In spells of economic downturns, policymakers, through both fiscal and monetary policy tools intervene. As markets feared the possibility of another economic fallout, deepened by the fast-spreading COVID-19, pressure on policymakers to take preventive measures to stimulate the economy and thus cushion the ensuing economic hit mounted.
Policy makers on both a national and European front promptly reacted.
To try mitigate the significant impact on economic growth within the euro area set to ensue, several European countries stepped in, digging deep into their pockets, at the expense of significantly increasing their debt to GDP ratios.
Notably, to soften the impact and thus ensure companies can weather the crisis, Merkel’s coalition, among other measures, pledged unlimited cash to businesses hit by the pandemic through a massive expansion of loans and allowed companies to defer billions of euros in tax payments.
Similarly, amongst other measures, France announced a state-guaranteed loan scheme, guaranteeing 70 per cent of loans, aiding companies to strengthen their financial position while the Italian government, following a €25 billion package introduced in March, announced a €55 billion stimulus package aimed at helping Italy’s battered businesses and struggling families.
Meanwhile, to counter the serious economic risks posed by the outbreak and escalating diffusion of the coronavirus on a European front, the ECB’s Governing Council announced a temporary asset purchase programme of both private and public sector securities; an envelope of €750 billion, known as Pandemic Emergency Purchase Programme (PEPP).
Notwithstanding the concerted effort to try stimulate and thus mitigate the impact on the European economy, economic numbers, which in Europe were already subdued, deteriorated further, portraying no sign of recovery, at least in the short-term.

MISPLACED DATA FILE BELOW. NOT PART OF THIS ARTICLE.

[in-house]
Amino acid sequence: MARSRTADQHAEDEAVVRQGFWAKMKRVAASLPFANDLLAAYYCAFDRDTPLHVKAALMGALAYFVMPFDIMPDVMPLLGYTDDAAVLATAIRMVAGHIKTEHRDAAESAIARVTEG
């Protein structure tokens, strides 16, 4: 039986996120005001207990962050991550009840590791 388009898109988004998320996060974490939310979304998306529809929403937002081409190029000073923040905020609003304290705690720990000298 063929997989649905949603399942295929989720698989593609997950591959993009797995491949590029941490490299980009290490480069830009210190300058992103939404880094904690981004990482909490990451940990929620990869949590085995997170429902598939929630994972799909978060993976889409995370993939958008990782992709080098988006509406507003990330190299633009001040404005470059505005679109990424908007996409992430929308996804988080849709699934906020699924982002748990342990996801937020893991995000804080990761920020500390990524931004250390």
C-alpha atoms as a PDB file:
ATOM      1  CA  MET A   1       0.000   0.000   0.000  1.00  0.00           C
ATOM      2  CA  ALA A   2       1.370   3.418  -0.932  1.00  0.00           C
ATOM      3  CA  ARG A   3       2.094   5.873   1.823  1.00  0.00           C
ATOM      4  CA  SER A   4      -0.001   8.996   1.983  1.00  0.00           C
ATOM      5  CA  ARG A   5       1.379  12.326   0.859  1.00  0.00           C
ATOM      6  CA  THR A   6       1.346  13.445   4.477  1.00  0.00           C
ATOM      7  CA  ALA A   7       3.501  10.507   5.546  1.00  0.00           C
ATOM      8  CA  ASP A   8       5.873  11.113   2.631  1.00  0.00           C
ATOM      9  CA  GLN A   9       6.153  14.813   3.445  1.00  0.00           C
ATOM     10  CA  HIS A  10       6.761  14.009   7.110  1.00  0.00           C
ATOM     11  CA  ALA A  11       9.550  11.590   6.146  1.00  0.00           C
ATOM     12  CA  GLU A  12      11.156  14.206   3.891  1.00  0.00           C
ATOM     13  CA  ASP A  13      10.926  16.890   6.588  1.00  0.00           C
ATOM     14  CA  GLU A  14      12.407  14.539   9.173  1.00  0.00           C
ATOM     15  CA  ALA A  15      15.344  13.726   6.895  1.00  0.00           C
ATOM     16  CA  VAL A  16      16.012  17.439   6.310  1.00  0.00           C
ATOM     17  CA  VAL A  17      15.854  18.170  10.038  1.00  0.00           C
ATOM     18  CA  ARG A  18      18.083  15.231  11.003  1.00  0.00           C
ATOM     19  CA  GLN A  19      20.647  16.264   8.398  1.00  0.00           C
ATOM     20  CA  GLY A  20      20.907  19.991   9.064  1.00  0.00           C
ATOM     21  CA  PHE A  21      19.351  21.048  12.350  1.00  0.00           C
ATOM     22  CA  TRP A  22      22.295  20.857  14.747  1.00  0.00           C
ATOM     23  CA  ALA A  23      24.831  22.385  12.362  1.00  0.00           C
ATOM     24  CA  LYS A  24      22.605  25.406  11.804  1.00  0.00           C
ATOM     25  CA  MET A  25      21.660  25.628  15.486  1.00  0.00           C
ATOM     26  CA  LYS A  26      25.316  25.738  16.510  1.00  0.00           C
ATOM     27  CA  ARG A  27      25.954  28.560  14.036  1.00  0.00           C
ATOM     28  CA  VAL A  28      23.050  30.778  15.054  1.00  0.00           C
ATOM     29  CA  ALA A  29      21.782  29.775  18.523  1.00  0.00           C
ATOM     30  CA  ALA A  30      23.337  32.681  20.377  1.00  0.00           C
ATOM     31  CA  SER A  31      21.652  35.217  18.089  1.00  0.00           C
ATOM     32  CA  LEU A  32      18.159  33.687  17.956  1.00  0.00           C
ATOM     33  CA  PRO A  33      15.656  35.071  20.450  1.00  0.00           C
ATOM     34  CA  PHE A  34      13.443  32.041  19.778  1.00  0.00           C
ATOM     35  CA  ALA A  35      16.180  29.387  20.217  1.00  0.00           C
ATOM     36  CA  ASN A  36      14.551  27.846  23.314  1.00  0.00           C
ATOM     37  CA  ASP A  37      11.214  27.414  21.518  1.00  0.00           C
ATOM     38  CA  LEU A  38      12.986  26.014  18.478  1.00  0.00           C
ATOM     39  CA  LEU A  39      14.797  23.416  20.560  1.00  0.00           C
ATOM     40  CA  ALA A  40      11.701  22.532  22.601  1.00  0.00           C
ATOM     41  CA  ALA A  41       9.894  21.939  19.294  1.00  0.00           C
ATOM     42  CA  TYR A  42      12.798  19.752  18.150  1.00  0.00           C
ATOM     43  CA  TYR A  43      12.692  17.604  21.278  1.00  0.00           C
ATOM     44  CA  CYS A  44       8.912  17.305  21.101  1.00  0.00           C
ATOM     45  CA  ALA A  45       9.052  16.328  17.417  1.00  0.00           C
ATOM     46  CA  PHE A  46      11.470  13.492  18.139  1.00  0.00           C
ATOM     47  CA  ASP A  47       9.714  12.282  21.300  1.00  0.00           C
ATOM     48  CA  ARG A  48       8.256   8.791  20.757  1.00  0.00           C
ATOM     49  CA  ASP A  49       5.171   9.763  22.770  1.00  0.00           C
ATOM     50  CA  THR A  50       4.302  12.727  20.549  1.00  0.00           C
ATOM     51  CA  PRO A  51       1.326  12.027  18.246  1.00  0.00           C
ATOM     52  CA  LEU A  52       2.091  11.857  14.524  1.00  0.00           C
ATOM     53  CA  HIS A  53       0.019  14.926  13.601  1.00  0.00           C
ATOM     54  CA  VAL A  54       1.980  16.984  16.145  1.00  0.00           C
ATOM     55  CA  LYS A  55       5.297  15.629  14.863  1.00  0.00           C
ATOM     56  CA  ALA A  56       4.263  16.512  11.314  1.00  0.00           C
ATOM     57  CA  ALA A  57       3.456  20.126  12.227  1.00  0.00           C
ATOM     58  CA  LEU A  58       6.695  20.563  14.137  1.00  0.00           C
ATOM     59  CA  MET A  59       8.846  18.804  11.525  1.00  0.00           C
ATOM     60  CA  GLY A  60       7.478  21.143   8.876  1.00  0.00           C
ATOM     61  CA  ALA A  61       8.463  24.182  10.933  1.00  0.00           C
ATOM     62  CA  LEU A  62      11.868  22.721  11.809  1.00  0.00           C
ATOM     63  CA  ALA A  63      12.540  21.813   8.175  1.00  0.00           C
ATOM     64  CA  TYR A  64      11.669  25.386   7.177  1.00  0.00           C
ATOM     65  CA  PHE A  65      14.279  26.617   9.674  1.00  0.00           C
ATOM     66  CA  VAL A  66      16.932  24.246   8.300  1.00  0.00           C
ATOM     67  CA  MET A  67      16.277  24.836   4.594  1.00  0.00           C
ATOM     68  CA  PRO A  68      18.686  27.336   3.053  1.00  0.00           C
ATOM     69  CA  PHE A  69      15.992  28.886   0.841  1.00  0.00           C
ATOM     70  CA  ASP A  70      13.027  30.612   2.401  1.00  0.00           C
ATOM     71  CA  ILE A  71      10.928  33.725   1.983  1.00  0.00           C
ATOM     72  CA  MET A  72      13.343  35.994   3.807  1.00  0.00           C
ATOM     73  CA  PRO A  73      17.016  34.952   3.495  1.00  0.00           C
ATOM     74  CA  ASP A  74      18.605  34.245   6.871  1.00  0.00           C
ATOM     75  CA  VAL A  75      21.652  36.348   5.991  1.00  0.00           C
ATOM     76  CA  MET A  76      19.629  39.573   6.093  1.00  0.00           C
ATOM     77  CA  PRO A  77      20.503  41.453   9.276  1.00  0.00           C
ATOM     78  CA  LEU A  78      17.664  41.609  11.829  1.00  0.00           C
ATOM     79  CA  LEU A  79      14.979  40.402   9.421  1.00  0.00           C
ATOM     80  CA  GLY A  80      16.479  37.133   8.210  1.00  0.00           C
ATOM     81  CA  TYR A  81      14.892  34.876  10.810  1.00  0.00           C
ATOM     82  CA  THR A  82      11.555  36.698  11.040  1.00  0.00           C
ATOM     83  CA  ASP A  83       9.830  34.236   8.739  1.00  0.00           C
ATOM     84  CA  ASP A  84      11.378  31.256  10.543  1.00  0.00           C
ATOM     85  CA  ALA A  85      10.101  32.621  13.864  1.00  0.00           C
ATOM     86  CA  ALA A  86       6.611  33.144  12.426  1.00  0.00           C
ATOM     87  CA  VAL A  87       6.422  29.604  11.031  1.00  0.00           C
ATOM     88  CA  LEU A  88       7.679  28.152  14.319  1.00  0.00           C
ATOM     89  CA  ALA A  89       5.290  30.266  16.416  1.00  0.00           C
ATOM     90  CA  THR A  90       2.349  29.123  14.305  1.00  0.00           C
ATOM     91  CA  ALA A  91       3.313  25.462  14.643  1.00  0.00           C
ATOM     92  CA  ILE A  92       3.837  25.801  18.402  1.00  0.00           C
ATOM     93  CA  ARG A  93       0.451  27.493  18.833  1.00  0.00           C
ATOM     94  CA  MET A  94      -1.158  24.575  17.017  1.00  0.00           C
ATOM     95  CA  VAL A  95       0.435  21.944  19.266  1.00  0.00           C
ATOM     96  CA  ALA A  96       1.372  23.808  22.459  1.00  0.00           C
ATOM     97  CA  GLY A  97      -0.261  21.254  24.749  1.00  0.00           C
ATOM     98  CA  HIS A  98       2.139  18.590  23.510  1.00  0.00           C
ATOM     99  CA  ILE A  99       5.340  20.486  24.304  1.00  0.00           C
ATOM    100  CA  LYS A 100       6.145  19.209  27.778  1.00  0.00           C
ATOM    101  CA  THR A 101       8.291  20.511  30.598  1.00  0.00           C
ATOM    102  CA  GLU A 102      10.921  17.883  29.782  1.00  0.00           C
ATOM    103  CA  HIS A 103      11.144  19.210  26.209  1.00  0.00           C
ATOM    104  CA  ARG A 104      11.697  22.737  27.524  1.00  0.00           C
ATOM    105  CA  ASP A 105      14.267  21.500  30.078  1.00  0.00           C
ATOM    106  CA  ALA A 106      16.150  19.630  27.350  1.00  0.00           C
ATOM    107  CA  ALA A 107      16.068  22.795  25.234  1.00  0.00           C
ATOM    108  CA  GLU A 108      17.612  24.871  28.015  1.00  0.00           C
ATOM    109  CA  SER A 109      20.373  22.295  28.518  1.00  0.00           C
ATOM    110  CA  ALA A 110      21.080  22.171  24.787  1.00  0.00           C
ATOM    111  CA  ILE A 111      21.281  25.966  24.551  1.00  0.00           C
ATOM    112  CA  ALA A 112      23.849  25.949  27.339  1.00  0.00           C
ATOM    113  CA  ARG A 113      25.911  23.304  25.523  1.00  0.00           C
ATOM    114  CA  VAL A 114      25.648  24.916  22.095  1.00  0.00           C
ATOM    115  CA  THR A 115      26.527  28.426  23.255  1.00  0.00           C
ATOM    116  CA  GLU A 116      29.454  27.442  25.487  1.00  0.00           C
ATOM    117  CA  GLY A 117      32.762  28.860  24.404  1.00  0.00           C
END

In a bid to further support European Union's coronavirus-stricken economies recover from the ensuing economic disruptions, German Chancellor Angela Merkel and French President Emmanuel Macron, in a joint videoconference announced that they have joined forces to push a €500 billion recovery fund, boosting the effort to create a coordinated European Fiscal response.
Rather than issuing loans to national governments, which in-turn would further increase sovereign’s indebtedness, funds that would be raised through EU-backed bonds and repaid from the EU budget, the majority of which are covered by Germany, will be used to help the hardest hit industries and regions.
On the announcement, troubled European sovereigns such as Italy’s jumped, with yields which move inversely to price, falling by nearly 20 basis points to the 1.60 per cent levels. Given that EU’s largest economies shared opposing views over the issue of common debt issuance to pay for recovery efforts, the Franco-German proposal brought forward marks a potentially significant breakthrough.
Albeit this, the plan is still only a foundation and will eventually require the backing of all 27 member states. If it goes through, the agreement may well relieve some of the pressure on the ECB, which to-date has taken the lead in the EU wide level response, by pledging to buy more than a trillion euros of debt to alleviate markets. In spite of the meaningful breakthrough, the proposal which is already backed by the major contributor, may indeed face resistance, with a sizeable number of Northern EU member states already voicing their opinion.
Without undermining the benevolent act by Europe’s largest economy – deemed to be the largest contributor, the validity of such proposal, and the benefit it may yield, the proposal may indeed lead to a fragmented European Union. Undoubtedly, at this juncture, any form of aid which may materialize and prove sufficient to mitigate the impact on the hardest hit will indeed be beneficial.
Disclaimer: This article was issued by Christopher Cutajar, credit analyst at Calamatta Cuschieri. For more information visit https://cc.com.mt/. The information, view and opinions provided in this article are being provided solely for educational and informational purposes and should not be construed as investment advice, advice concerning particular investments or investment decisions, or tax or legal advice.
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